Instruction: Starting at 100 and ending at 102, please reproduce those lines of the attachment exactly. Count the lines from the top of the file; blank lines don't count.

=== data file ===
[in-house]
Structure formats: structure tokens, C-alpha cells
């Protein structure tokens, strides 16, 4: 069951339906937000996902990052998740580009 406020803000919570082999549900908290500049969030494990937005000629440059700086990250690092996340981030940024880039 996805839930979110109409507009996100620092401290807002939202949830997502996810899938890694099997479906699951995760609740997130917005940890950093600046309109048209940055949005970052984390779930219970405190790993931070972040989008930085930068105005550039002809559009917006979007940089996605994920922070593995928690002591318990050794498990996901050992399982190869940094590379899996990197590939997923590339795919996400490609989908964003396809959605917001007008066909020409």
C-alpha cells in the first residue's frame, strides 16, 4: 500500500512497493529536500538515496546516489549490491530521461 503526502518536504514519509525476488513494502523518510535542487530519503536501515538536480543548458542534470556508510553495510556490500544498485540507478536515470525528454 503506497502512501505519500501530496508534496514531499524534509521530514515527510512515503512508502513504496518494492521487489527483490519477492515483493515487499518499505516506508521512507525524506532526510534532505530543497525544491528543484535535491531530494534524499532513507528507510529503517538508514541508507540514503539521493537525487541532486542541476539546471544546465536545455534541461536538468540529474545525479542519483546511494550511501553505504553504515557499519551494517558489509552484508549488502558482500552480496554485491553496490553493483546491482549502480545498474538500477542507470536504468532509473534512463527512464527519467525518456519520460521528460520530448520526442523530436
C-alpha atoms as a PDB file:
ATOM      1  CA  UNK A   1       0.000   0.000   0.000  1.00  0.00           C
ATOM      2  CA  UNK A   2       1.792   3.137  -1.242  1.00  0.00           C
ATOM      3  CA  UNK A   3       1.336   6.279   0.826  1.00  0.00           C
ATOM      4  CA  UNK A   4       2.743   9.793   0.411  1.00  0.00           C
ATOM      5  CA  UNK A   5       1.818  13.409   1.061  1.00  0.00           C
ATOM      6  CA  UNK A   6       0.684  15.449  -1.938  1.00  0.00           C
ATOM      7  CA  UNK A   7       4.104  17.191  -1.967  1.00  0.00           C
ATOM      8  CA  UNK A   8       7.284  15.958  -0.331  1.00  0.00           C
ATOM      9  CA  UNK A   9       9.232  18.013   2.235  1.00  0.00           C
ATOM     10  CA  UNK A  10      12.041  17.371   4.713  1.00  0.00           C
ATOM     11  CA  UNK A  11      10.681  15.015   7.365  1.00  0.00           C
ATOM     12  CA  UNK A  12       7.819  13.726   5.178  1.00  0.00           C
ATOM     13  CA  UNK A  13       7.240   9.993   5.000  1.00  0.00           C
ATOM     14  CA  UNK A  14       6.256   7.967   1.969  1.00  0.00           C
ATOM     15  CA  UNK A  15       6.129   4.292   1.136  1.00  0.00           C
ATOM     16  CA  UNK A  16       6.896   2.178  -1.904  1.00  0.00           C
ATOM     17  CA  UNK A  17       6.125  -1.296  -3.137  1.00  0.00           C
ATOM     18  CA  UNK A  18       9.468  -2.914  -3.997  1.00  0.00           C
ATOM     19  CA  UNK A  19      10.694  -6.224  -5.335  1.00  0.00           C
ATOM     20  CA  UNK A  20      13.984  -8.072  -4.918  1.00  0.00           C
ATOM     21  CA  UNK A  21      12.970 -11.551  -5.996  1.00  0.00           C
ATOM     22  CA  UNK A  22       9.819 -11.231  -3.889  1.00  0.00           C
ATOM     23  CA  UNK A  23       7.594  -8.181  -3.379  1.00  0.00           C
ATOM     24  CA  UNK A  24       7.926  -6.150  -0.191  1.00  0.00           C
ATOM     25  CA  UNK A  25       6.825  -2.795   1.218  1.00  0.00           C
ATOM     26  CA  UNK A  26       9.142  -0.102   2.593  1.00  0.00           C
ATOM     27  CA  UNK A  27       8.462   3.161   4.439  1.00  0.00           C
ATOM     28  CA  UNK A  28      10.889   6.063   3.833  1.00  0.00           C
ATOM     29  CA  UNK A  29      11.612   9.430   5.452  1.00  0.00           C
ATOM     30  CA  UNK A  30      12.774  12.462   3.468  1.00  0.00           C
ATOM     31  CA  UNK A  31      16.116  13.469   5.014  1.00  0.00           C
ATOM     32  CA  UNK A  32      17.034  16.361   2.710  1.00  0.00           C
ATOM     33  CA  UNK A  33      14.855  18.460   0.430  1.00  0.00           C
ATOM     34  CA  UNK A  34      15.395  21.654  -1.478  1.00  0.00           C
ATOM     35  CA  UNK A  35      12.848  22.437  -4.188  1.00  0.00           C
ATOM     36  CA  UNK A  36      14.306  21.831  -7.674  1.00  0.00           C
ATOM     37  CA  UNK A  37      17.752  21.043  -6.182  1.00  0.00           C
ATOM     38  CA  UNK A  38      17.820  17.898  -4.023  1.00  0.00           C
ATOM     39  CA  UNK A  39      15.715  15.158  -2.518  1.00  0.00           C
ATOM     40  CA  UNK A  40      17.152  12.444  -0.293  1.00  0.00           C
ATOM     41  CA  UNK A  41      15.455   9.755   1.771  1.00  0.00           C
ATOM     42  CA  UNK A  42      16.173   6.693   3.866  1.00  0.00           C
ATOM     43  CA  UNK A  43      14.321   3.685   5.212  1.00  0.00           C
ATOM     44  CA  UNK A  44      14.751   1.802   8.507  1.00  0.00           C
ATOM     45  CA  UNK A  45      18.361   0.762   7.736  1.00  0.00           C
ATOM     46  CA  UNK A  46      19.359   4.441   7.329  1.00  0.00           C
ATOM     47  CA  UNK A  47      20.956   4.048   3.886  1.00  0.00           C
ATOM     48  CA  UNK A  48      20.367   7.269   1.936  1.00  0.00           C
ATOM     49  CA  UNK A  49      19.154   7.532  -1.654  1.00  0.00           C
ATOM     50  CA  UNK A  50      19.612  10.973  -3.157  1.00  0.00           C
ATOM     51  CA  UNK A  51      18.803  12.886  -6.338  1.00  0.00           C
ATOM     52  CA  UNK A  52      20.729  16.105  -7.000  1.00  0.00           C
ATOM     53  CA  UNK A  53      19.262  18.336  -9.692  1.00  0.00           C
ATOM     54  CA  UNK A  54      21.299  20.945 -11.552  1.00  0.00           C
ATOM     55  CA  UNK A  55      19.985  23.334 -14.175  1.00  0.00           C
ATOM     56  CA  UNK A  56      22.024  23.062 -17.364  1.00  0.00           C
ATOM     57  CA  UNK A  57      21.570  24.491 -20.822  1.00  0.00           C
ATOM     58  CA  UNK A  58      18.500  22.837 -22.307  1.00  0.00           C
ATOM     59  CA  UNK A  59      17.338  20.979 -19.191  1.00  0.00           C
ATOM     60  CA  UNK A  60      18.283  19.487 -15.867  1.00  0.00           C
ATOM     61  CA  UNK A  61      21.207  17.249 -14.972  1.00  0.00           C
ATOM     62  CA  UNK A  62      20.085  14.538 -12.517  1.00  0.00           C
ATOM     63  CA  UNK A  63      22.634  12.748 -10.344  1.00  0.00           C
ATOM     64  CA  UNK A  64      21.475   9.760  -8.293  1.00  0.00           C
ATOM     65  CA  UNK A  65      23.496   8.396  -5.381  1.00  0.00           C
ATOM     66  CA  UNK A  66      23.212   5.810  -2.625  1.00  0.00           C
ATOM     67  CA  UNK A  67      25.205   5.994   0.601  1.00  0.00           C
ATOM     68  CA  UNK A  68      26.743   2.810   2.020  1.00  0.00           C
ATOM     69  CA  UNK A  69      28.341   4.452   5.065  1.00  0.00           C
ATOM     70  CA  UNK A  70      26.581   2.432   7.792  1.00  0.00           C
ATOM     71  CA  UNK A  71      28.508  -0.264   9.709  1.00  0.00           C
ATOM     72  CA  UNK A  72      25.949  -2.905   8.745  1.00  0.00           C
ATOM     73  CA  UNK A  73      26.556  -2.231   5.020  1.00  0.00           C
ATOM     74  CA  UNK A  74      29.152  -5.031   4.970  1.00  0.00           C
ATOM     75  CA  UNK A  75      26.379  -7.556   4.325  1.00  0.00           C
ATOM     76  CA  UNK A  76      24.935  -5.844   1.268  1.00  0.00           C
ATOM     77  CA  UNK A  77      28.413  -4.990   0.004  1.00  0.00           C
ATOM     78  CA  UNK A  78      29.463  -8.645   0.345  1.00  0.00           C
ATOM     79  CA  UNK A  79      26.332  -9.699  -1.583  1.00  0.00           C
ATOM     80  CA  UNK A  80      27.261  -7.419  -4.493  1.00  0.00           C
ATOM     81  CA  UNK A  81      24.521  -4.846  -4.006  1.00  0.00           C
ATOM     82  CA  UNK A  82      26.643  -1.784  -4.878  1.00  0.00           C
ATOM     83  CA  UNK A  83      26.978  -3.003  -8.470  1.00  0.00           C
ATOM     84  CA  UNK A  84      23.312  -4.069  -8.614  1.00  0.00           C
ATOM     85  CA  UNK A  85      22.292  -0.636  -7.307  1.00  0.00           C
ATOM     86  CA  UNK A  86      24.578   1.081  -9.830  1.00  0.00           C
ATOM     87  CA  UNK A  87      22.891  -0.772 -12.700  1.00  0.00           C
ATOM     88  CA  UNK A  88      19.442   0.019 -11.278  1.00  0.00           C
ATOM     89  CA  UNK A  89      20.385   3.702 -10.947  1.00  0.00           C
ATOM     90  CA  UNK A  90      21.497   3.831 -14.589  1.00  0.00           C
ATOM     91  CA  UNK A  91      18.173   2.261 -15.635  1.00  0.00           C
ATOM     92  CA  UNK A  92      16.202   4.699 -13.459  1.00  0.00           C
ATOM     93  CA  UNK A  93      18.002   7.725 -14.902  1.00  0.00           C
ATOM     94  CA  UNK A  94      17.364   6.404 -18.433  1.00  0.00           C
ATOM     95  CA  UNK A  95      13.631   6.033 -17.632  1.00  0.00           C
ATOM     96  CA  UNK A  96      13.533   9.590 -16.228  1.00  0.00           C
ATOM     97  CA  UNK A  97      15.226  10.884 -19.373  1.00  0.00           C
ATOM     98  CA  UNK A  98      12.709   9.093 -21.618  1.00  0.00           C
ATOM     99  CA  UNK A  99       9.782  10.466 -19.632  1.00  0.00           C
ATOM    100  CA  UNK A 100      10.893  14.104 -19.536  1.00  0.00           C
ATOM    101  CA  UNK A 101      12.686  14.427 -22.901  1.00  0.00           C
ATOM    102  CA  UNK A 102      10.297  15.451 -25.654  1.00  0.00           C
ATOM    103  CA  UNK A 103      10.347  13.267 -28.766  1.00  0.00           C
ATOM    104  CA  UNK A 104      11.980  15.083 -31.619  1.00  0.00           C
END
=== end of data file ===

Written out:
ATOM     95  CA  UNK A  95      13.631   6.033 -17.632  1.00  0.00           C
ATOM     96  CA  UNK A  96      13.533   9.590 -16.228  1.00  0.00           C
ATOM     97  CA  UNK A  97      15.226  10.884 -19.373  1.00  0.00           C